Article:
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Scientists map the distribution of carnitine in muscle cells

Scientists pinpoint where compound that helps metabolism hangs out in muscle cells
Mice muscles treated with d3-carnitine (deuterated) undergo electrically stimulated contraction for 60 minutes. Muscles are then cryosectioned and the distribution of d3-carnitine is mapped using a mass spectrometry technique. They found that contracted muscle cells showed elevated levels of d3-carnitine and d3-acetyl carnitine. Credit: Tokyo Metropolitan University

Researchers from Tokyo Metropolitan University have developed a way of mapping the distribution of carnitine in skeletal muscle cells. Carnitine is a compound that helps transport fatty acids and reduce metabolic byproducts. They discovered that slow-type muscle fibers contained the most, and that activity promptly led to rises in acetylcarnitine, a product of the immediate response of carnitine contained in the cell. Their technique promises new insights into how muscle cells work.

Our muscles require energy to function. Much of this power is produced in the mitochondria inside cells, where fatty acids are converted into (ATP), the chemical that fuels the vast array of other reactions which help our bodies work. Helping this along is a small compound called carnitine, which helps transport into the mitochondria.

It is also responsible for lowering the levels of byproducts of the reaction, specifically acetyl CoA (coenzyme a) which can be toxic in high concentrations. Carnitine binds to acetyl CoA and becomes acetyl-carnitine, ensuring that metabolism works seamlessly. However, where exactly carnitine resides in muscle fiber cells, and how those levels change over time have remained difficult to study due to the difficulty of labeling it in a way that helps differentiate how much resides where, and how that changes.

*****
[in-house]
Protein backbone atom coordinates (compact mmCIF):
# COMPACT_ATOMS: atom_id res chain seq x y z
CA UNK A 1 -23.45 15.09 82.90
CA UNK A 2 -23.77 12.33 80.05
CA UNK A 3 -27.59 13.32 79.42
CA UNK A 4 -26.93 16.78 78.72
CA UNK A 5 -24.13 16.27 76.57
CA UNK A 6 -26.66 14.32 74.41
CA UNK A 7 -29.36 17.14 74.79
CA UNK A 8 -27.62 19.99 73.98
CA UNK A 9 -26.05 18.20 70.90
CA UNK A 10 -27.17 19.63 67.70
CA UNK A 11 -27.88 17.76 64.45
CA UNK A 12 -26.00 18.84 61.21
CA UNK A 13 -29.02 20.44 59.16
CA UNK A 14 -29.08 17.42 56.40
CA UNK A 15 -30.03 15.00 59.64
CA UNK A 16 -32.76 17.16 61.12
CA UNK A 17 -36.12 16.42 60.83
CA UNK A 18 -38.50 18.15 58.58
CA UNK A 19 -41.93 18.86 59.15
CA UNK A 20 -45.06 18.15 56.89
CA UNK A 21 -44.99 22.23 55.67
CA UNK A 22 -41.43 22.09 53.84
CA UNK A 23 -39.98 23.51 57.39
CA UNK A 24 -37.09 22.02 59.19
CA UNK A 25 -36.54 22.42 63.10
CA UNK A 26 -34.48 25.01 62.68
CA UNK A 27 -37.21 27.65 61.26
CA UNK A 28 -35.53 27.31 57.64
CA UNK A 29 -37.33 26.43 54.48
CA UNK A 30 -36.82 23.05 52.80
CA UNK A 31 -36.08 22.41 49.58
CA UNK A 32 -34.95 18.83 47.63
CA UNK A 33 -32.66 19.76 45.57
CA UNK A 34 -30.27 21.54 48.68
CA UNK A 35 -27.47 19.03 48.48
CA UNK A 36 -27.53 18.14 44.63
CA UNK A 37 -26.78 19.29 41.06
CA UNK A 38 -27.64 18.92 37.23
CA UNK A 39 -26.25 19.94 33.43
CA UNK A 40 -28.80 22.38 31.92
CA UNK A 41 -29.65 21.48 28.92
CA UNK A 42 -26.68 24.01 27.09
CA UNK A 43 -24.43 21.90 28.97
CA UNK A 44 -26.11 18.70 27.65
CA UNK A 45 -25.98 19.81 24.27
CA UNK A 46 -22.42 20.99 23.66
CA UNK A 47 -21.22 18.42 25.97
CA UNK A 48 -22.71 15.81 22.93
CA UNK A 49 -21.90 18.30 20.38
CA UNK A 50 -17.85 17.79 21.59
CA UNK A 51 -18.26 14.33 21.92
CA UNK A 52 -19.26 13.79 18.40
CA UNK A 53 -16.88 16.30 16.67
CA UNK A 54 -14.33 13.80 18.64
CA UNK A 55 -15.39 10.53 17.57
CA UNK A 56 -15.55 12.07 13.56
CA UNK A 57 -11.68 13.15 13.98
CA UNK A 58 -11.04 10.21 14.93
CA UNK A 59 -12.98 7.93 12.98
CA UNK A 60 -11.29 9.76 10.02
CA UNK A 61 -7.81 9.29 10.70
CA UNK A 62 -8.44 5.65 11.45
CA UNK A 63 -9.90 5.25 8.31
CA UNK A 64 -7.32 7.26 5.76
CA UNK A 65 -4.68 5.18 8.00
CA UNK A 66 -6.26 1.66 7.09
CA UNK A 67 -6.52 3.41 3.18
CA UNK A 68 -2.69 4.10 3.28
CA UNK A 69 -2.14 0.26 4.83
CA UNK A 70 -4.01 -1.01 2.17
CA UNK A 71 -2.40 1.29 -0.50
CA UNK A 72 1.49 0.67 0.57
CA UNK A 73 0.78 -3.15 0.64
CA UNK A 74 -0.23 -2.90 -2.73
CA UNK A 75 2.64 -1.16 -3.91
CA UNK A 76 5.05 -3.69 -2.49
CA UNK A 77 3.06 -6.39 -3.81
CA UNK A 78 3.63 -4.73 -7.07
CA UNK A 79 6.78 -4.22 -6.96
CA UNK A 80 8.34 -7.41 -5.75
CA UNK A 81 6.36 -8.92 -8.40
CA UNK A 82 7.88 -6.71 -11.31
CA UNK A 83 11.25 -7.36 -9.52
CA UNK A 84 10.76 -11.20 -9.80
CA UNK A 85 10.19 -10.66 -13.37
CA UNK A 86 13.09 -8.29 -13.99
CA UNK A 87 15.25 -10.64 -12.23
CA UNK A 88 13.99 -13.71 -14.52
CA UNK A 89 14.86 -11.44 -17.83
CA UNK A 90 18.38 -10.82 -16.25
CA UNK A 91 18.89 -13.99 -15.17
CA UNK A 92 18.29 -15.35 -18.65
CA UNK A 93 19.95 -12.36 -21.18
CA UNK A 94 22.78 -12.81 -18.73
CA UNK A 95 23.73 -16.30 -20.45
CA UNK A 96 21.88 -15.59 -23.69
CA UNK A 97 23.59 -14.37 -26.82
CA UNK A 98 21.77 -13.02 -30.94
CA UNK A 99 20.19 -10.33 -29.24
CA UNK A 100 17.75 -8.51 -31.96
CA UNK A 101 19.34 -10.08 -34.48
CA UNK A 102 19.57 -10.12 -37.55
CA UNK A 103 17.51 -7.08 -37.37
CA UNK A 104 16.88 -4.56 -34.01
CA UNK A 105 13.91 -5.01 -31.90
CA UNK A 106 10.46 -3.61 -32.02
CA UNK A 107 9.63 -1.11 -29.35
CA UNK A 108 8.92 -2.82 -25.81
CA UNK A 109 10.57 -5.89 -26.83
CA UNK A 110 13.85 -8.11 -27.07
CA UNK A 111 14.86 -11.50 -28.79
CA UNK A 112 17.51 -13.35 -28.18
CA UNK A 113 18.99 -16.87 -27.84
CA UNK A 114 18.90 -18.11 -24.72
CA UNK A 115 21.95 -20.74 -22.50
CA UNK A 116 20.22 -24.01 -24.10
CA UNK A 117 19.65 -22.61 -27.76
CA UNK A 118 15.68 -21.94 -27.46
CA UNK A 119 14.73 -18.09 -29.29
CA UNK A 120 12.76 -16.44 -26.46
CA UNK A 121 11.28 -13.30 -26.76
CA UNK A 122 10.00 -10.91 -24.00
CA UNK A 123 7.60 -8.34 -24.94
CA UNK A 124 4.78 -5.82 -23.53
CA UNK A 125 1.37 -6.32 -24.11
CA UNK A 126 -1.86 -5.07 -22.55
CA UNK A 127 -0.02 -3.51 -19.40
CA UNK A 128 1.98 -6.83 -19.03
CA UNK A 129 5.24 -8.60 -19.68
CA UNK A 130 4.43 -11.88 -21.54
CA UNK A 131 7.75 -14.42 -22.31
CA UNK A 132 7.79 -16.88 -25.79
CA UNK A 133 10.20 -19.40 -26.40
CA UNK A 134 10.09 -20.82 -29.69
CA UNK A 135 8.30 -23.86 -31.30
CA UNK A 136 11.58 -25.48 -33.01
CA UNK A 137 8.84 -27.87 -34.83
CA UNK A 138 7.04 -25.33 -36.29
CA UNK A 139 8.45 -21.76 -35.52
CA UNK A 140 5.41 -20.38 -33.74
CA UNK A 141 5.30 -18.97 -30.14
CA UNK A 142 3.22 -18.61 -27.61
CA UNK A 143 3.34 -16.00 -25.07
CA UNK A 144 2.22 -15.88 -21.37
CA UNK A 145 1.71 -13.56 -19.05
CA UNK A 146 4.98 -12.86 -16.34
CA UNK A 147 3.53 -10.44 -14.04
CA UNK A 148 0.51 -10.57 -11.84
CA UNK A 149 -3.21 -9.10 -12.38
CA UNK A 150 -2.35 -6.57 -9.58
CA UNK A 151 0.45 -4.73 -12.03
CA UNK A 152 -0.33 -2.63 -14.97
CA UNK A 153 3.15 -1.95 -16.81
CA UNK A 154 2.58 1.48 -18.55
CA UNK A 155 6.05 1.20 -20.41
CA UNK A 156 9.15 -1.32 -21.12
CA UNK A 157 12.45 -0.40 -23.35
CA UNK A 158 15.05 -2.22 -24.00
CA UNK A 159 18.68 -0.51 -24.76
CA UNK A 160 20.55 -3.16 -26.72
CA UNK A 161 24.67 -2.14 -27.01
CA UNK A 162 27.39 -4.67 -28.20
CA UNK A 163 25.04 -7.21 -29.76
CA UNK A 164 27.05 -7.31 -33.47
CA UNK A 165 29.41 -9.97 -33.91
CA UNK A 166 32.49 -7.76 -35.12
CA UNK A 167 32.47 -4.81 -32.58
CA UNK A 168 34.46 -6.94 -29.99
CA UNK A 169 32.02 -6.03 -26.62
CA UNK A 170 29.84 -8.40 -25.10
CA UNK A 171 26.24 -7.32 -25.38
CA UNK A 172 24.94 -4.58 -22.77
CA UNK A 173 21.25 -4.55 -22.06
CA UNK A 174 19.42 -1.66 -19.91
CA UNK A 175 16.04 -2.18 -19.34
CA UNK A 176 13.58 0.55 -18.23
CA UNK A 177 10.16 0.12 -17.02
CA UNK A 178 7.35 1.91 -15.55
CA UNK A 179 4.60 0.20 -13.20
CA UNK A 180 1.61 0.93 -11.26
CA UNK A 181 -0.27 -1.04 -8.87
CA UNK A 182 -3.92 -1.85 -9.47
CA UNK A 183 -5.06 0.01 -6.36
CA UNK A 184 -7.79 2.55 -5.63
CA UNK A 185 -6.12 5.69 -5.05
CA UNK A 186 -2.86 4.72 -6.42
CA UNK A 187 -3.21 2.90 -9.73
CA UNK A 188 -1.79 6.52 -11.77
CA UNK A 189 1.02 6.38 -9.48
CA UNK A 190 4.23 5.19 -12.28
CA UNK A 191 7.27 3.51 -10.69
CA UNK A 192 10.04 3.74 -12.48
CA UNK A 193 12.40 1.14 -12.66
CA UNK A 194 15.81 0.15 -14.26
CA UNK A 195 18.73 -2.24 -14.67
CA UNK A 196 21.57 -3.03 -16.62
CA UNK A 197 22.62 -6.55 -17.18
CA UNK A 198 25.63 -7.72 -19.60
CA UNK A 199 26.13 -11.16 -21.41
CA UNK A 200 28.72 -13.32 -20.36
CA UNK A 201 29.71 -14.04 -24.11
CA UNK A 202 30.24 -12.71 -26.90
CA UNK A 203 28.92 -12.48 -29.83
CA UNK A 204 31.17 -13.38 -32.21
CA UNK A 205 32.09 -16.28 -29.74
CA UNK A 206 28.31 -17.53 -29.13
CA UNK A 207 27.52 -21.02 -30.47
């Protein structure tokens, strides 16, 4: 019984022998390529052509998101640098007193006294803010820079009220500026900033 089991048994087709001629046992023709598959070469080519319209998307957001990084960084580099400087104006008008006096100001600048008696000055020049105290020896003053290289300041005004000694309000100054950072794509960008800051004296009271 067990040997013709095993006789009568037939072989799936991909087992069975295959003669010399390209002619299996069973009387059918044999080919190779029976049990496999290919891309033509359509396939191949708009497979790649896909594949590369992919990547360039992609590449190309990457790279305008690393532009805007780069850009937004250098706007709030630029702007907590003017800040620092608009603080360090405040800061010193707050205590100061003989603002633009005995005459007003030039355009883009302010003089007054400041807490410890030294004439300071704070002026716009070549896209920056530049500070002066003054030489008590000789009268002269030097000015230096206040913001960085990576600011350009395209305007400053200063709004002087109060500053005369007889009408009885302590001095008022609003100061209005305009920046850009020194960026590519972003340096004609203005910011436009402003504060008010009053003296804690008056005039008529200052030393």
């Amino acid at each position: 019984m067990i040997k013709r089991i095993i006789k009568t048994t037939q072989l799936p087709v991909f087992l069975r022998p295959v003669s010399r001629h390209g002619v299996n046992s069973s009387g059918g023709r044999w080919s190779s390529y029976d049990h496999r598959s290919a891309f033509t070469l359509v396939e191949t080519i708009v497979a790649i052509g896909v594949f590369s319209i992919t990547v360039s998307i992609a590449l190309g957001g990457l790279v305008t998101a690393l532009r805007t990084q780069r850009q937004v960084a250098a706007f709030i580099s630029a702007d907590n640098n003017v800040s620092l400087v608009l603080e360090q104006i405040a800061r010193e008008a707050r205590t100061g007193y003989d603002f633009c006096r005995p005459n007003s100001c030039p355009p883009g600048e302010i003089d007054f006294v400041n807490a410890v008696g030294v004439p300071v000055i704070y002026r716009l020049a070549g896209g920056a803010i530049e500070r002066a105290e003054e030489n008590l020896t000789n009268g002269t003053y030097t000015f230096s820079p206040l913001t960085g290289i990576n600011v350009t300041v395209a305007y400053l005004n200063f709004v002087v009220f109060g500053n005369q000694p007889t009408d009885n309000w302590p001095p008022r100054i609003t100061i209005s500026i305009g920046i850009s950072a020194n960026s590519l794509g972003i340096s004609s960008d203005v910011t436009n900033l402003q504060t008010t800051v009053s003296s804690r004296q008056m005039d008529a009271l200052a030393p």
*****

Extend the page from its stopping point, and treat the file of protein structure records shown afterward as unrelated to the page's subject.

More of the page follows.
Now, a team of researchers led by Assistant Professor Yasuro Furuichi have come up with a way of studying the distribution of carnitine in muscle fiber cells, and how it changes during . They used a version of carnitine which had some of its hydrogen replaced with deuterium, giving it a distinct signal when studied using mass spectrometry.

Mouse muscle fiber cells treated with this deuterated carnitine was rapidly frozen and cut into ultra-thin sections before undergoing a form of imaging where different parts of the section could be separately put through , giving detailed information as to what kind of compounds reside where.

First, the team discovered that there was a higher concentration of carnitine in slow-type muscle fibers, fibers responsible for sustained force over longer periods of time than fast-type fibers. This is due to the fact that slow-type fibers contain more mitochondria. Furthermore, they applied to the fibers to simulate before taking the data.

They found significantly elevated uptake of carnitine into the fibers, as well as an elevated level of acetyl carnitine. Importantly, this shows that carnitine contained in the cells responds very promptly as cells increase their activity.

The team's new method sheds light on a previously inaccessible level of detail regarding the biochemical processes that help muscles function. Carnitine itself is a popular dietary supplement, but its impact on muscular well-being is a topic of debate. Quantitative measurement of how it is taken up, localized, and metabolized in cells promises to illuminate the efficacy of therapies.

The study is published in the journal Heliyon.

More information: Yasuro Furuichi et al, Stable isotope-labeled carnitine reveals its rapid transport into muscle cells and acetylation during contraction, Heliyon (2023). DOI: 10.1016/j.heliyon.2023.e15281

Journal information: Heliyon

Citation: Scientists map the distribution of carnitine in muscle cells (2023, May 1) retrieved 25 June 2024 from
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